Although frequently the subject of jokes in fictional media, a body cavity search is actually a very specific tool that law enforcement uses to find contraband and other illegal items. This can include searching the oral, rectal, and anal cavities, as well as the digestive tract, sexual organs, ears, and nostrils.
These searches are not comfortable experiences and should only be performed by law enforcement personnel with the proper training and only under the proper legal circumstances. Here is a short primer to the situations where a body cavity search might take place, and the Constitutional and legal guidelines that are in place to protect a person’s rights under these circumstances.
What Circumstances Require a Body Cavity Search?
The incredibly intrusive nature of these searches means that they are only used in certain circumstances, most commonly at border crossings and airports to stop drug smugglers from bringing quantities of drugs into the United States. For example, a common international trafficking tactic is for someone (usually called a mule) to wrap the drugs in plastic or rubber and either insert or ingest them, with the goal of passing and retrieving them later on.
While not as common, body cavity searches may also be performed for a domestic criminal situation by local, state, or federal officials that have jurisdiction over the investigation. The most common items that they are searching for include illegal drugs and drug paraphernalia, weapons, money, or any other applicable illegal items. There are a few circumstances where a body cavity search may turn into an emergency surgery if the person has dangerous substances in their body and cannot get them out by less intrusive means.
When Can Law Enforcement Force a Body Cavity Search?
There are three situations where law enforcement officials can conduct a body cavity search.
- Search Warrant. Like other searches, a body cavity search falls under the Constitutional purview of the Fourth Amendment, which prohibits “unreasonable search and seizures.” Expounding upon and clarifying exactly what is reasonable and what isn’t has been the subject of many Supreme Court cases over the years. Whether or not a search warrant (body cavity or not) is legal depends on proving that there is probable cause.
The investigators seeking the search warrant must provide facts indicating to a judge that the search is reasonable, and what the state’s interest is in that search. Because body cavity searches so violate a citizen’s expectation of privacy, judges will often only approve them if there are no other less invasive measures to achieve the same goal. Even valid, judge-signed warrants have been thrown out under appeal under this rule.
- Border/Ports of Entry. When a person crosses into the United States via border crossing or port of entry like an airport, no search warrant is necessary to make a body cavity search legal. The burden of proof to uphold the legality of these searches is much lower than situations requiring a search warrant. To put it simply, Transportation Security Administration (TSA) agents and border patrol agents need no warrant and no probable cause to conduct a body cavity search if they think one is necessary.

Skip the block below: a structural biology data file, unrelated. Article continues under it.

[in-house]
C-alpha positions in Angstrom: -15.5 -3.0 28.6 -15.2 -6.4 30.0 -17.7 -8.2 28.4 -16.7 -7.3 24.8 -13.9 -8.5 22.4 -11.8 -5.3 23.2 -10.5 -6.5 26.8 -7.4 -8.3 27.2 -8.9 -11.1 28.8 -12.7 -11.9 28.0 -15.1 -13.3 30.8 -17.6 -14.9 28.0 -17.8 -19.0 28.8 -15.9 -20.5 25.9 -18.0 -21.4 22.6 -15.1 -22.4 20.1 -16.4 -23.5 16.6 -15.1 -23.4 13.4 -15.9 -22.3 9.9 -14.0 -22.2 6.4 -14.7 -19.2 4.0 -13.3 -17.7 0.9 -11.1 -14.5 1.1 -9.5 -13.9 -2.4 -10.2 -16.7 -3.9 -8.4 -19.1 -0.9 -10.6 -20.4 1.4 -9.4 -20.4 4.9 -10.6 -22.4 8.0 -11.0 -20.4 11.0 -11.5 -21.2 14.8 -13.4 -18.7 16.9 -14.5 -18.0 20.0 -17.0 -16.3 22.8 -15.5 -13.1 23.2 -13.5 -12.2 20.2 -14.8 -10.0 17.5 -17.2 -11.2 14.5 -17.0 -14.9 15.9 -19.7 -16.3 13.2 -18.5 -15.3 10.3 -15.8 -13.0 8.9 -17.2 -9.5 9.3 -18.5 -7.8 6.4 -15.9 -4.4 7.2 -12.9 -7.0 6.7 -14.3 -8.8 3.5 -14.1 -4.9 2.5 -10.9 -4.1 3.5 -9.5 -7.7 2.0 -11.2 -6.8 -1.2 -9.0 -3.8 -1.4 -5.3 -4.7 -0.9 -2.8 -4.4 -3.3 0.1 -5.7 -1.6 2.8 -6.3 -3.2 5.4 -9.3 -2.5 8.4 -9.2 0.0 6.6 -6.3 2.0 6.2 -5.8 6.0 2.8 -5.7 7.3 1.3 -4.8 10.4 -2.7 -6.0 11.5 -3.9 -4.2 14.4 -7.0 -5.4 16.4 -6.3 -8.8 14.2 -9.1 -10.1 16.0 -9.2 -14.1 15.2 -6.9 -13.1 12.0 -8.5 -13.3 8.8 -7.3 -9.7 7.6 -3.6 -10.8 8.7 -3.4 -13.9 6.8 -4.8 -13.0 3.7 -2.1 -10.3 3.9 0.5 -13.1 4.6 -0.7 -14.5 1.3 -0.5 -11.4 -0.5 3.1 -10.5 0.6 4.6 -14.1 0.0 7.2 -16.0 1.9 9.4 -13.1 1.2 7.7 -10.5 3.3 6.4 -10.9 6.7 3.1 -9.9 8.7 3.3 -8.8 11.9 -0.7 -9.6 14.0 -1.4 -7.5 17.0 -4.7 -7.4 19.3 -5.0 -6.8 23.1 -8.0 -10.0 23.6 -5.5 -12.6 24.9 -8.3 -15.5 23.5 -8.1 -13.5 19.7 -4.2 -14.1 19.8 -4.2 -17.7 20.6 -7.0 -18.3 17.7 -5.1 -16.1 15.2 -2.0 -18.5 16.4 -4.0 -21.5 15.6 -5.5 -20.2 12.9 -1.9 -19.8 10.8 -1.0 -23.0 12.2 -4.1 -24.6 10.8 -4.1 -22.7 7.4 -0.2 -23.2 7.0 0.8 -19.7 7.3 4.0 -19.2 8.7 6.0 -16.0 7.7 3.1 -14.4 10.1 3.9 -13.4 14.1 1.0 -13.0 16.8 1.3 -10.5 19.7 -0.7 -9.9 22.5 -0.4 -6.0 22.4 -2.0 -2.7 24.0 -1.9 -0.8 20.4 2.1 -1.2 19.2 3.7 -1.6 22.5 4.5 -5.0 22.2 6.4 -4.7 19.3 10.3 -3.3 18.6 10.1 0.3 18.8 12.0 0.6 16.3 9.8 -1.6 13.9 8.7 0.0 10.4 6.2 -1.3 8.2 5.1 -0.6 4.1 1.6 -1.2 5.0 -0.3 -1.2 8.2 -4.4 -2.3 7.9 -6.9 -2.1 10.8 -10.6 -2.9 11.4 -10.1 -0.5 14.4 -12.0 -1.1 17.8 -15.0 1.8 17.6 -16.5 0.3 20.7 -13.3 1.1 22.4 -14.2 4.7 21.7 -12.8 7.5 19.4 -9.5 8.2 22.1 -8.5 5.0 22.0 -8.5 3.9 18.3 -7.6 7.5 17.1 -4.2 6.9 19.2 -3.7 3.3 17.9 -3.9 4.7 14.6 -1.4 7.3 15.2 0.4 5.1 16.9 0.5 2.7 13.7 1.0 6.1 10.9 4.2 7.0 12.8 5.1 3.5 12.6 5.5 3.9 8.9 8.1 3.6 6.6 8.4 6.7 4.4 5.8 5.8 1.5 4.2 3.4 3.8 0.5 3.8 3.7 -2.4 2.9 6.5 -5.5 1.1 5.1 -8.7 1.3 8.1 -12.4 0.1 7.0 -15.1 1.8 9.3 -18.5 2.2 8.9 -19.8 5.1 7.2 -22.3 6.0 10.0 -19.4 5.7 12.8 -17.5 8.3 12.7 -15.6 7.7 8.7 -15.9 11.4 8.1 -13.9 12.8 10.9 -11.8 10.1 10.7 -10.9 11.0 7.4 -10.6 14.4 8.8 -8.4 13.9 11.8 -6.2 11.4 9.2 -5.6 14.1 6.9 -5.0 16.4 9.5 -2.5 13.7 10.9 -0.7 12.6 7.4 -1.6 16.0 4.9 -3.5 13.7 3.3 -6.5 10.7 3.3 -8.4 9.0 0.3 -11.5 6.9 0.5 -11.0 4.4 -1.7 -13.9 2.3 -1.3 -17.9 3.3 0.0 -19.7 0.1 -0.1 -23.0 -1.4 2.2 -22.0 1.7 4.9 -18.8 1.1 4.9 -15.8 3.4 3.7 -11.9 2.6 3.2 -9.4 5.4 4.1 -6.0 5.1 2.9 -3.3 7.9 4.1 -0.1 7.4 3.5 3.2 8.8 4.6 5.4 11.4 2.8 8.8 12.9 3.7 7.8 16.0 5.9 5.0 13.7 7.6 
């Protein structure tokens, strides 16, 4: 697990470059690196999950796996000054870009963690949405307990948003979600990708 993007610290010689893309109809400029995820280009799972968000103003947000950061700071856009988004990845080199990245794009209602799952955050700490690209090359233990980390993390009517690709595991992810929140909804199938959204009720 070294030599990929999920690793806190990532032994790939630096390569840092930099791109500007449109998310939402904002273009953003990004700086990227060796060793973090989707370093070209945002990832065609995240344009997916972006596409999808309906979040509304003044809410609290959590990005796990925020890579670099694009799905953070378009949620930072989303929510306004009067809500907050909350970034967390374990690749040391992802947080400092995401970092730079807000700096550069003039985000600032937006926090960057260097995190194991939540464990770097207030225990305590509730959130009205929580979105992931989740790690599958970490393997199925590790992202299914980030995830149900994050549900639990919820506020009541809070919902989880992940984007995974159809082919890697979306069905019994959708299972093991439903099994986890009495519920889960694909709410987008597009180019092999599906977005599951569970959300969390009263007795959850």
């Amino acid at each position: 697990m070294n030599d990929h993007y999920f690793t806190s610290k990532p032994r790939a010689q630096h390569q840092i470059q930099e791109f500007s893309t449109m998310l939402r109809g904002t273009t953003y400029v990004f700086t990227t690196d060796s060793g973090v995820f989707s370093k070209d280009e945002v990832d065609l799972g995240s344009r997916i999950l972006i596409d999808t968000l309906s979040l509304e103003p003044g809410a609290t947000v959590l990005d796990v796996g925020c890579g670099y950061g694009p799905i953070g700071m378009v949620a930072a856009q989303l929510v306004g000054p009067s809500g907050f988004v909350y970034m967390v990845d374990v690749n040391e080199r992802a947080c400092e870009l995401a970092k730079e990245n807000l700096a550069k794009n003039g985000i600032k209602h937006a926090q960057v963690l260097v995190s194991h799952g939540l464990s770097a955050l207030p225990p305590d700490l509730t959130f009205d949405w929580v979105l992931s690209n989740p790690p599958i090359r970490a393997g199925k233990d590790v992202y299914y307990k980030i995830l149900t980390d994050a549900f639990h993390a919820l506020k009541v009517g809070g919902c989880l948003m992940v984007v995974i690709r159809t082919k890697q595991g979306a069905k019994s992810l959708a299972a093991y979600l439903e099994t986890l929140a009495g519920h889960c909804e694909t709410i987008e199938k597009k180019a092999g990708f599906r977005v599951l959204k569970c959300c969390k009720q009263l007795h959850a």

- Upon Incarceration. Like border control and TSA agents, corrections officers have a wider latitude than the average law enforcement professional to conduct body cavity searches. The Courts have asserted that the need to prevent weapons and other contraband from entering dangerous places like prisons requires a special exception to the normal warrant reasonableness standard.
When is a Body Cavity Search Unreasonable?
While every state has their own specific set of criminal laws regarding proper procedure for gathering evidence, when it comes to unreasonable body cavity searches, there are a few commonalities. The most common is if the factual circumstances did not necessitate one of these searches. This is determined on a case by case basis, of course.
Recently a New Mexico man filed a civil rights suit, stating an invasive body cavity search that included x-rays and a colonoscopy was unreasonable after being stopped for traffic violations. Particularly invasive searches and those that cause physical harm to the suspect are also illegal.
Categories that may require a little more explanation have to do with preserving the suspect’s dignity and privacy. If, for example, the search violated the suspect’s religious practices such as no members of the opposite sex being present, the search may be held invalid. If the search is held in a more public location, or more officers than are needed for the search are present, the suspect may seek to have that search invalidated as well. Any evidence acquired as a result of an illegal body cavity search may not be used in evidence at a criminal trial.
Do I Need an Attorney for Search and Seizure Issues?
A body cavity search can be a traumatizing and humiliating experience. If you were the subject of such a search and believe it was done illegally, it is important to contact a criminal defense attorney as soon as you can.
They can inform you of your rights and advocate on your behalf throughout any criminal proceedings, and help you file a civil rights lawsuit for monetary compensation if the circumstances warrant it.